The university began in earnest in 1925 when George E. Merrick, the founder of Coral Gables, gave 160 acres (0.6 km2) and nearly $5 million ($77.3 million, adjusted for current inflation) to the effort. These contributions were land contracts and mortgages on real estate that had been sold in the city. The university was chartered on April 8, 1925 by the Circuit Court for Dade County. By the fall of 1926, when the first class of 372 students enrolled at UM, the land boom had collapsed, and hopes for a speedy recovery were dashed by a major hurricane. For the next 15 years the university struggled to remain solvent. The first building on campus, now known as the Merrick Building, was left half built for over two decades due to economic difficulties. In the meantime, classes were held at the nearby Anastasia Hotel in Coral Gables, with partitions separating classrooms, giving the university the early nickname of "Cardboard College."
In 1929, founding member William E. Walsh and other members of the board of regents resigned in the wake of the collapse of the Florida economy. The University of Miami's plight was so severe that students went door to door in Coral Gables collecting funds to keep it open. A reconstituted ten-member board was chaired by UM's first president Bowman Foster Ashe (1926–1952). The new board included Merrick, Theodore Dickinson, E.B. Douglas, David Fairchild, James H. Gilman, Richardson Saunders, Frank B. Shutts, Joseph H. Adams, and J. C. Penney. In 1930, several faculty members and more than 60 students came to UM when the University of Havana closed due to political unrest. UM filed for bankruptcy in 1932. In July 1934, the University of Miami was reincorporated and a board of trustees replaced the board of regents. By 1940, community leaders were replacing faculty and administration as trustees. The university survived this early turmoil. During Ashe's presidency, the university added the School of Law (1928), the Business School (1929), the School of Education (1929), the Graduate School (1941), the Marine Laboratory (1943, renamed in 1969 as the Rosenstiel School), the School of Engineering (1947), and the School of Medicine (1952).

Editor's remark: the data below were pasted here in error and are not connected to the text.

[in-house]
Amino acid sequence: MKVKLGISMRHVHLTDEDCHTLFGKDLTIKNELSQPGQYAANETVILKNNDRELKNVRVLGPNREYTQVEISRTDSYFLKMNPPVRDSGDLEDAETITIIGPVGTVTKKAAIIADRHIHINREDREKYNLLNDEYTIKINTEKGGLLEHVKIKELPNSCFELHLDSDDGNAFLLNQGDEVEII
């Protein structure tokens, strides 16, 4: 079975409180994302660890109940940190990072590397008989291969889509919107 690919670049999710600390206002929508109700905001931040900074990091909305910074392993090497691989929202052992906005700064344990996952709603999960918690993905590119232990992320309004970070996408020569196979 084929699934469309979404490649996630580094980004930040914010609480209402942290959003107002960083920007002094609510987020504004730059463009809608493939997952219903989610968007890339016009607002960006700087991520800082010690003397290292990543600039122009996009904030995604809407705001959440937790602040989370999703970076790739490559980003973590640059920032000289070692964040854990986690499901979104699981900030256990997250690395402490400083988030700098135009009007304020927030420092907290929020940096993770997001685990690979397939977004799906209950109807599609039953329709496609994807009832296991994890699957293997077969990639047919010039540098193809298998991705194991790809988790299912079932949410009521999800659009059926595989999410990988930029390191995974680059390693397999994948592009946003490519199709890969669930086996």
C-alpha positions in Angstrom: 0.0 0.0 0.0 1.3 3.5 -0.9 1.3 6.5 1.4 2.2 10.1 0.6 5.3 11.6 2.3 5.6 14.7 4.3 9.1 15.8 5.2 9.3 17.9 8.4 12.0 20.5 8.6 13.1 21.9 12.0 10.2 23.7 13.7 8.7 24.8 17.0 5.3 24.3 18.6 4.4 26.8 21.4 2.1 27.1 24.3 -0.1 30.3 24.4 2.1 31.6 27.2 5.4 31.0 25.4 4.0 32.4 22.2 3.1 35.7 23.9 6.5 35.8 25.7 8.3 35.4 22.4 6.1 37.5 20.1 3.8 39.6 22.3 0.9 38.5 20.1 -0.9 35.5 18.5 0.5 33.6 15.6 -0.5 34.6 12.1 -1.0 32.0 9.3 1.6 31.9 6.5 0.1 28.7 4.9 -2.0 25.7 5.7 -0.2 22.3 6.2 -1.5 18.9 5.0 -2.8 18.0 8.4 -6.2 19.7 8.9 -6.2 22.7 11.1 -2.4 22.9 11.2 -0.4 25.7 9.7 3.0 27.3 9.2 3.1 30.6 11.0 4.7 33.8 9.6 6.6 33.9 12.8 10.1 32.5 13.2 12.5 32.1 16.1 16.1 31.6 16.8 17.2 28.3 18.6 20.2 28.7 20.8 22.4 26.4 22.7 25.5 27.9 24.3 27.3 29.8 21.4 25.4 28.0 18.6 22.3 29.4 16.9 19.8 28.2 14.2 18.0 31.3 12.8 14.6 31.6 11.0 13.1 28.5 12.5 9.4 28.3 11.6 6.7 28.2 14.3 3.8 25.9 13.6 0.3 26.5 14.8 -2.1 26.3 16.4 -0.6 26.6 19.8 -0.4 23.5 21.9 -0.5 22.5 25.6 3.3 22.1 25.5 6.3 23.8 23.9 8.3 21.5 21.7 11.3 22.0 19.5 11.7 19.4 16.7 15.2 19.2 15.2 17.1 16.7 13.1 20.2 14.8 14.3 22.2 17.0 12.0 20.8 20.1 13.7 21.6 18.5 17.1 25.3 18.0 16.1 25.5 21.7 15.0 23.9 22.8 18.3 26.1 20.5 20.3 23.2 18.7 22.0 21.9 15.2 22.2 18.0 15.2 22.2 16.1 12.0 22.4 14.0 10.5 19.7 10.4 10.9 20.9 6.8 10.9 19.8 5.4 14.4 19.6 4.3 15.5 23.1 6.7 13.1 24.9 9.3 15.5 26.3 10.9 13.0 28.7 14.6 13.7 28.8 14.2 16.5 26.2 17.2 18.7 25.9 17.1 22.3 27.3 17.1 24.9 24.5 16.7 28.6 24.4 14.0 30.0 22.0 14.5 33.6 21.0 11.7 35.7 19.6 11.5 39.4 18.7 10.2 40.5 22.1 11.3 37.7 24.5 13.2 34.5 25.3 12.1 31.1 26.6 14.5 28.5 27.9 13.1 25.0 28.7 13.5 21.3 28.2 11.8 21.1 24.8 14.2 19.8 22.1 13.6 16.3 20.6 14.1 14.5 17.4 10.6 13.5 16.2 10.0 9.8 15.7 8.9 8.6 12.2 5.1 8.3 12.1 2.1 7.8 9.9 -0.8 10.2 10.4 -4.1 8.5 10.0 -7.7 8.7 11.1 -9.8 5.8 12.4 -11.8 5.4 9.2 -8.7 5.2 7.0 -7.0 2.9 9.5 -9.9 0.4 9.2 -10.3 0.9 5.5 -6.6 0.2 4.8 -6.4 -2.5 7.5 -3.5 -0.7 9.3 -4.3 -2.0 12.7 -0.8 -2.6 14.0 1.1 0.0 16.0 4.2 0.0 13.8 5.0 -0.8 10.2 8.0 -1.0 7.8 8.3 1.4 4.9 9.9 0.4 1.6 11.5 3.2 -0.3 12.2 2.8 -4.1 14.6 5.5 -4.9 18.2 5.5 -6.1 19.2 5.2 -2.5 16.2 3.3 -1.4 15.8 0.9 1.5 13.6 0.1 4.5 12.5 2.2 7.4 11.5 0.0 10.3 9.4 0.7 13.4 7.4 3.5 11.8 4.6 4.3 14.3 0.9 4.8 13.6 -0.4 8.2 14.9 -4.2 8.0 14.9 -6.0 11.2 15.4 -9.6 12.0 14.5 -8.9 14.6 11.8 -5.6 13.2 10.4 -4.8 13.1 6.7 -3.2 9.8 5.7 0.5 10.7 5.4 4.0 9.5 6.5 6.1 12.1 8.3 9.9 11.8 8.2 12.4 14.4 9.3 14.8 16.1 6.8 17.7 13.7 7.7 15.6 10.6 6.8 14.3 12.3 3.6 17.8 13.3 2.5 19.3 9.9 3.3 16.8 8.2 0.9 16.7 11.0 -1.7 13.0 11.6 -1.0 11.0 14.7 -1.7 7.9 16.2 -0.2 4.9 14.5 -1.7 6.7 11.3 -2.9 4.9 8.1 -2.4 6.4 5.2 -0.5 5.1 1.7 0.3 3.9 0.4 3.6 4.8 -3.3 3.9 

During World War II, UM was one of 131 colleges and universities nationally that took part in the V-12 Navy College Training Program, which offered students a path to a Navy commission.
One of Ashe's longtime assistants, Jay F. W. Pearson, assumed the presidency in 1952. A charter faculty member and a marine biologist by trade, Pearson retained the position until 1962. During his presidency, the University of Miami awarded its first doctorate degrees and saw an increase in enrollment of more than 4,000.